Figure 1: Schematic representation of silkworm expression system. Following three methods are available:1) BmNPV virus infection, 2) BmNPV bacmid injection, and 3) construction of transgenic silkworm. Pupae are also used instead of larvae for the recombinant production of membrane proteins or intracellular proteins.

Ectodomains of Immunoreceptors

Human immunoreceptors expressed on the cell surface regulate various immunological functions via specific binding to their physiological ligands. Immunoreceptors are often directly involved in immune-related diseases. Therefore, they are important for drug development, and moreover, they have potential not only as effective immunotherapeutic targets but also as biopharmaceuticals by themselves. In fact, the soluble ectodomains of such immunoreceptors or specific antibodies against them could become attractive biopharmaceutical drugs for immune regulation [21-23]. However, it is generally difficult to obtain sufficient amounts of functional immunoreceptors for biomedical research, because they frequently require some posttranslational modifications, such as glycosylation, as described above. Moreover, even if these modifications are not required, many immunoreceptor ectodomains require intramolecular-disulfide bonds to form the proper conformation; therefore, these proteins are expressed as inclusion bodies in the reductive environment of the E. coli cytoplasm. In this case, an appropriate refolding procedure is required to utilize these proteins in subsequent experiments. On the other hand, the BEVS are quite useful for the preparation of post-translationally modified recombinant ectodomains of immunoreceptors. We will introduce successful examples of the use of the silkworm system for the expression of immunoreceptor ectodomains.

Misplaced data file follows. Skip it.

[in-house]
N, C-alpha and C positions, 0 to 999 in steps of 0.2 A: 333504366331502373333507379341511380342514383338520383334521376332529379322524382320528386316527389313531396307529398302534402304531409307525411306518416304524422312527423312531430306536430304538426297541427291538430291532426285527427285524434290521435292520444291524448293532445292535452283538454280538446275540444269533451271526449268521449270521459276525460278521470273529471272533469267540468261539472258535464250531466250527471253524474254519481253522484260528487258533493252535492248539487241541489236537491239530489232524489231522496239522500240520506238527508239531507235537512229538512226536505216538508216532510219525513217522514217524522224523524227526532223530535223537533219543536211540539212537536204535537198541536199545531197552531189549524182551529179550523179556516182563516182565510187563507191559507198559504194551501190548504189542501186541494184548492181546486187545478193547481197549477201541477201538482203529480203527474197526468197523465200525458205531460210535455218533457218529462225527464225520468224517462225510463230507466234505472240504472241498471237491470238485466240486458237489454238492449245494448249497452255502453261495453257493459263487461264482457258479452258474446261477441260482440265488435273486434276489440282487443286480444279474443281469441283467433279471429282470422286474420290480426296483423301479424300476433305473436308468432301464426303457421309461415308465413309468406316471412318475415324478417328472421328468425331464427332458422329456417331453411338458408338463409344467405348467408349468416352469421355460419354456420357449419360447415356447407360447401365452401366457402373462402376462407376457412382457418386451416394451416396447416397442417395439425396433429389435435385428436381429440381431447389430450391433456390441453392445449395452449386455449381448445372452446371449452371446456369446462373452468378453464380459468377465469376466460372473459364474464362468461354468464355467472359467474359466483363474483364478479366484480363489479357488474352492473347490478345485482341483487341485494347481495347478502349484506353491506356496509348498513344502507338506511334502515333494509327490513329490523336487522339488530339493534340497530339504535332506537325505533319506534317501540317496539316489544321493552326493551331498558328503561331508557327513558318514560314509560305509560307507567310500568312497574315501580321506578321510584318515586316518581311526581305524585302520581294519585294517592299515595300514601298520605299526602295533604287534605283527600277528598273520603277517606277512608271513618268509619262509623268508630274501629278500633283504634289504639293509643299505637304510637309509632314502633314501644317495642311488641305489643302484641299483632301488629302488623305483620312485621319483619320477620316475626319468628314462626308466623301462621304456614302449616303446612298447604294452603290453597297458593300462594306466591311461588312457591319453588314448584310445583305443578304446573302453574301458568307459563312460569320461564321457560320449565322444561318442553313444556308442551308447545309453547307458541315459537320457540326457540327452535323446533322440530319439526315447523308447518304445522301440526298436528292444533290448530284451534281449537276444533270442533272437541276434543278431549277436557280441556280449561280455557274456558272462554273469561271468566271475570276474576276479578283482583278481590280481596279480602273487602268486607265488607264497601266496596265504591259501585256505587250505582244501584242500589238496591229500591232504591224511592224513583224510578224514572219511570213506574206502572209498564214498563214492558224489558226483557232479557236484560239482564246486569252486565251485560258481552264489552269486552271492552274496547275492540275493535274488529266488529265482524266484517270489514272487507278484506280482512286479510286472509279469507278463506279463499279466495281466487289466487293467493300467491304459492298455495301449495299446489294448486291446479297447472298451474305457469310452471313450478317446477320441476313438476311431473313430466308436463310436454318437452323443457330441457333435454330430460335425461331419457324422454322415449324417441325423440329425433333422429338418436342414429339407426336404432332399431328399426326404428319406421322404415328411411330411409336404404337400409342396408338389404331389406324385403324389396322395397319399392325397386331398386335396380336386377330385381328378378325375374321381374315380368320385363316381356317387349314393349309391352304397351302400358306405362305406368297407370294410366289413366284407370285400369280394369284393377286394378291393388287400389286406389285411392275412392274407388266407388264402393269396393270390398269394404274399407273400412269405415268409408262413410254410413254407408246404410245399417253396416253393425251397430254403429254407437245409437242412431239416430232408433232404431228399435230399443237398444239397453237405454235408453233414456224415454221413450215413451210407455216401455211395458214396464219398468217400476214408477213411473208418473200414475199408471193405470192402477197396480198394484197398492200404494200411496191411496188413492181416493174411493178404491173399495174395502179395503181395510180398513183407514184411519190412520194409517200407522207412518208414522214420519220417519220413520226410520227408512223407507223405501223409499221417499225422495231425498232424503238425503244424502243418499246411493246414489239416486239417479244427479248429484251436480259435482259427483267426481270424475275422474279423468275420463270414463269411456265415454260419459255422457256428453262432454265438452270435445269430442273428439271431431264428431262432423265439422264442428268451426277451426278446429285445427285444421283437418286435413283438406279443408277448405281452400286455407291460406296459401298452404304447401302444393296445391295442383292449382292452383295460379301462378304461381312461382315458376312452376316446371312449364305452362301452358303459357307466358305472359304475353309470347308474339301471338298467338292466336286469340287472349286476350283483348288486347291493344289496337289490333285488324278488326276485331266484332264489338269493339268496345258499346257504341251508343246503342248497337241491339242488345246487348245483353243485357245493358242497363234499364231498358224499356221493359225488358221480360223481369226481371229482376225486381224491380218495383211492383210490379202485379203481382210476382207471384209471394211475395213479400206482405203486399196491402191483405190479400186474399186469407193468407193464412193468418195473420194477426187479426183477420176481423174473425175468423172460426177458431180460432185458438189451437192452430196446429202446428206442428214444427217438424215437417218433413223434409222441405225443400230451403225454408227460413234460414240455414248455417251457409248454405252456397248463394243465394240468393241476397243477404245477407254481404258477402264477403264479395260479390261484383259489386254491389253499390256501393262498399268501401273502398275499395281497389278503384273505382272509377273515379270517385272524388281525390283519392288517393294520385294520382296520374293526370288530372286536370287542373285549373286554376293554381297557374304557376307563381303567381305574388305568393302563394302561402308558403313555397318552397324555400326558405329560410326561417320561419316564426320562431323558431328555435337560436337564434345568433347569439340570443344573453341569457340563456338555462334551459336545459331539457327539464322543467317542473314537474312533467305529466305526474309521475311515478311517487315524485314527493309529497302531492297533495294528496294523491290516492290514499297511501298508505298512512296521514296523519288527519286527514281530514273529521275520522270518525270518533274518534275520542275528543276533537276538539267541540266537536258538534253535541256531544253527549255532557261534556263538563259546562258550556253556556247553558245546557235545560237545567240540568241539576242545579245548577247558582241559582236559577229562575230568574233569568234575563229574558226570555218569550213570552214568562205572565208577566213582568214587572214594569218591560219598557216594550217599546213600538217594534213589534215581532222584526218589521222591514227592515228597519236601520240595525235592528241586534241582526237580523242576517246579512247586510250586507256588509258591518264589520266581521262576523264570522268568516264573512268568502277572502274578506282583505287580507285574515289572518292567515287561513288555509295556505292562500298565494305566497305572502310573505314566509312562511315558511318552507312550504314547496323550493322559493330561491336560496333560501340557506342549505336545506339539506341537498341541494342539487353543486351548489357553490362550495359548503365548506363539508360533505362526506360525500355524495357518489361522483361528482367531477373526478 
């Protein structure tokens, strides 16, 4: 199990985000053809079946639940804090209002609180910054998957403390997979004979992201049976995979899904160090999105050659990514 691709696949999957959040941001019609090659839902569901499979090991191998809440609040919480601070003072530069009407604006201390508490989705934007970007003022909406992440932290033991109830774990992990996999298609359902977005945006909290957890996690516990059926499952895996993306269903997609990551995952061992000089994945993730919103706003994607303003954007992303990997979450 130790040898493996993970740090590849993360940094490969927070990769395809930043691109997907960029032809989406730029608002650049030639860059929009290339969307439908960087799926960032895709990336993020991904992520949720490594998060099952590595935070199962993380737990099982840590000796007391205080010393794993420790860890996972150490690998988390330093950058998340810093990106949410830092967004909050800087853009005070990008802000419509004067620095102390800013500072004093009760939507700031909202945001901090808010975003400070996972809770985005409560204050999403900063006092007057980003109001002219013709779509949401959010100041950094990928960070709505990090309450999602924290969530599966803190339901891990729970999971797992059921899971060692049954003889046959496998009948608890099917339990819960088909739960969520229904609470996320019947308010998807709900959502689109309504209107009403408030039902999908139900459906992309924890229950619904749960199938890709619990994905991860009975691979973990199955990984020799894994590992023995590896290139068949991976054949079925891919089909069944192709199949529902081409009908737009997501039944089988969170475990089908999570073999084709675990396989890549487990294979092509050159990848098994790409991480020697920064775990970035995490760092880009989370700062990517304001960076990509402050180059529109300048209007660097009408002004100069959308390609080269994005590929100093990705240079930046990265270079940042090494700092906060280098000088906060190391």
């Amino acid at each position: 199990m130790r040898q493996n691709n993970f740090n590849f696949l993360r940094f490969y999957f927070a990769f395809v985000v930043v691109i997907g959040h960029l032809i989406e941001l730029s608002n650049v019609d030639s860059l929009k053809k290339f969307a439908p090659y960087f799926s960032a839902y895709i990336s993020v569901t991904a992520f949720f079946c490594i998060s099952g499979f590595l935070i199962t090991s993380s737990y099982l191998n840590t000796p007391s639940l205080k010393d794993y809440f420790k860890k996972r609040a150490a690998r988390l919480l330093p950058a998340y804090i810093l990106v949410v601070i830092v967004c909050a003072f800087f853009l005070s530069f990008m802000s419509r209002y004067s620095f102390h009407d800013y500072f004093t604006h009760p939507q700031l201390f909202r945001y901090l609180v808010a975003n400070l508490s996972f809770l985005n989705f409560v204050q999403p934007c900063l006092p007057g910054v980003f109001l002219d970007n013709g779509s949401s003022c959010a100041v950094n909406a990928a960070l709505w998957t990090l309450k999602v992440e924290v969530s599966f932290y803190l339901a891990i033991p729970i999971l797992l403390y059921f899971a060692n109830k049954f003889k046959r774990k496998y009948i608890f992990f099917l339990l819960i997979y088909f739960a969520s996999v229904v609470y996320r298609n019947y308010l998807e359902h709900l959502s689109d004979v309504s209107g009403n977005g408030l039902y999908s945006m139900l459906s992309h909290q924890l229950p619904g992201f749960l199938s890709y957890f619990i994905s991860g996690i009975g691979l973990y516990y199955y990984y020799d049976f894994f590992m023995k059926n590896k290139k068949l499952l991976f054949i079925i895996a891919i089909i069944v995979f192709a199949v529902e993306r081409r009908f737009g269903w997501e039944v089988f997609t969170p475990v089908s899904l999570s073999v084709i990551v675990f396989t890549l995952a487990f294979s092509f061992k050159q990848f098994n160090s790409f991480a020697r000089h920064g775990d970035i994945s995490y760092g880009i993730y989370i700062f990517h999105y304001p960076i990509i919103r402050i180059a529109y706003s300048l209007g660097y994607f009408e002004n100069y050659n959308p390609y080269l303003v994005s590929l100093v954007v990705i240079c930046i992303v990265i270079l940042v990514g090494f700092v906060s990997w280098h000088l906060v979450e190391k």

Interleukin-13 Receptor Using BmNPV Virus

Interleukin (IL)-4Rα and IL-13Rα1 form a heterodimeric receptor on the surface of immune cells, and mediate signal transduction to regulate inflammatory responses [24,25]. In 2008, Honjo et al. [26] reported the expression and purification of the extracellular region of the human IL-4 receptor α chain (IL-4Rα) and human IL-13 receptor α1 chain (IL-13Rα1) by a silkworm-baculovirus system. They constructed the recombinant BmNPV virus [27] encoding the cDNA of IL-4Rα or IL13Rα1 with the Fc domain of murine IgG2a, and injected it into the body cavity of silkworm larvae. Each recombinant protein was purified from haemolymph by sequential chromatography using Protein-A resin and anion exchange resin. Finally, 0.19 mg of IL13Rα1 and 0.014 mg of IL-4Rα without the Fc domain were successfully purified from 1 ml of haemolymph (Table 1). As reported previously [28], these receptors formed a heterodimer and bound to IL-13. In addition, a surface plasmon resonance (SPR) analysis was performed, and the Kd value of IL-13 against IL-13Rα1-Fc was determined (2.3 nM) [26]. This was consistent with the previously reported Kd value (≈ 4 nM) calculated by a radiolabeled IL-13 binding assay, using IL-13Rα1 expressed on mammalian CHO cells [29].